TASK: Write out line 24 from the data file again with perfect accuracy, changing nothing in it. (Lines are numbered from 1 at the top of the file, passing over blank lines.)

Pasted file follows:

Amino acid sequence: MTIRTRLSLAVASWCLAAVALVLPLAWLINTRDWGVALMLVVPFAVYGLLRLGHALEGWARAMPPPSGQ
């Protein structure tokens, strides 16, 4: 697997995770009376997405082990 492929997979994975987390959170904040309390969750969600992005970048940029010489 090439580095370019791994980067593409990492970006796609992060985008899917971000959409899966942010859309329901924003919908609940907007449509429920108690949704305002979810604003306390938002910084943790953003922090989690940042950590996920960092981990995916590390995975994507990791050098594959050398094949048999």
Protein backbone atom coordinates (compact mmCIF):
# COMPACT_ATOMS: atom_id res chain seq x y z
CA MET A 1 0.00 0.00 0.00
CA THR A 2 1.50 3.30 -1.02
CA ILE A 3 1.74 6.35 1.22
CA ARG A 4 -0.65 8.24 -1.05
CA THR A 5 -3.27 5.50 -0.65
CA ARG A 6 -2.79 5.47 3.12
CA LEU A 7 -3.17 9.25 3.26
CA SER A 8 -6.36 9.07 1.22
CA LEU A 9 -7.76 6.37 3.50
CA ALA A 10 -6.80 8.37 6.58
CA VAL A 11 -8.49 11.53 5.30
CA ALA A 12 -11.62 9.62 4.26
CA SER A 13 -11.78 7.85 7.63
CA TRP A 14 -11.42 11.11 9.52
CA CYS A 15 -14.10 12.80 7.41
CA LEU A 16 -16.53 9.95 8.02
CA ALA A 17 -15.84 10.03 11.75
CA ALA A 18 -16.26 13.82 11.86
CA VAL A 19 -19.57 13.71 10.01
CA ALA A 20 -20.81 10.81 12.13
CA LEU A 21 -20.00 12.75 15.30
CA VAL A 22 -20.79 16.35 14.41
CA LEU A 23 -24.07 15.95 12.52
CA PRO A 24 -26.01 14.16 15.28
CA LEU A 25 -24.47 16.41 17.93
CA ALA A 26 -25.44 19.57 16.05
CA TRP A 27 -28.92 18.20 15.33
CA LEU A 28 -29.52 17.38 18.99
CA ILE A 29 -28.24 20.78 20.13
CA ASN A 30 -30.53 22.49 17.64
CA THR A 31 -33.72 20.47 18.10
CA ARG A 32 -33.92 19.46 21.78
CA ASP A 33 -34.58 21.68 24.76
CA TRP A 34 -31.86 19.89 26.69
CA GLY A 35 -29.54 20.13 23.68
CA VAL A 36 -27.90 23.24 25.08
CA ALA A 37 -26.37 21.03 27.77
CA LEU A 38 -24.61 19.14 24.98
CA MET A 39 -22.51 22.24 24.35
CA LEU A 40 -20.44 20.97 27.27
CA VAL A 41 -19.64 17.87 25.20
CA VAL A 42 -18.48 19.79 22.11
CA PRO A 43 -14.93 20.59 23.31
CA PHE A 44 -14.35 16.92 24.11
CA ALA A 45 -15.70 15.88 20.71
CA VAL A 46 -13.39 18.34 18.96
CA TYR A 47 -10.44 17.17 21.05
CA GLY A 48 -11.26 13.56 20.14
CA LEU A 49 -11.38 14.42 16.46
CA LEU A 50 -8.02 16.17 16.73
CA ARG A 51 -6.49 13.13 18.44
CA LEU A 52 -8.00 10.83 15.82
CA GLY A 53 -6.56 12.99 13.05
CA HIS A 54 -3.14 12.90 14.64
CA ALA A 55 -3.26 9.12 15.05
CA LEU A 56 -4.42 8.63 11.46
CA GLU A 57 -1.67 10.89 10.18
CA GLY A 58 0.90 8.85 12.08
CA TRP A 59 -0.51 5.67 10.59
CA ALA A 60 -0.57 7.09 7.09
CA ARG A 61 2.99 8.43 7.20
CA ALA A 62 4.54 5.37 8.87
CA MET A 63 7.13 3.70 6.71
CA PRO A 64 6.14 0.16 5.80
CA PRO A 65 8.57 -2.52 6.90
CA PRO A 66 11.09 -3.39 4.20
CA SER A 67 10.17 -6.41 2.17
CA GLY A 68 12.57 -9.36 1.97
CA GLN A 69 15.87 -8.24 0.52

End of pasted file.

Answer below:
CA ALA A 20 -20.81 10.81 12.13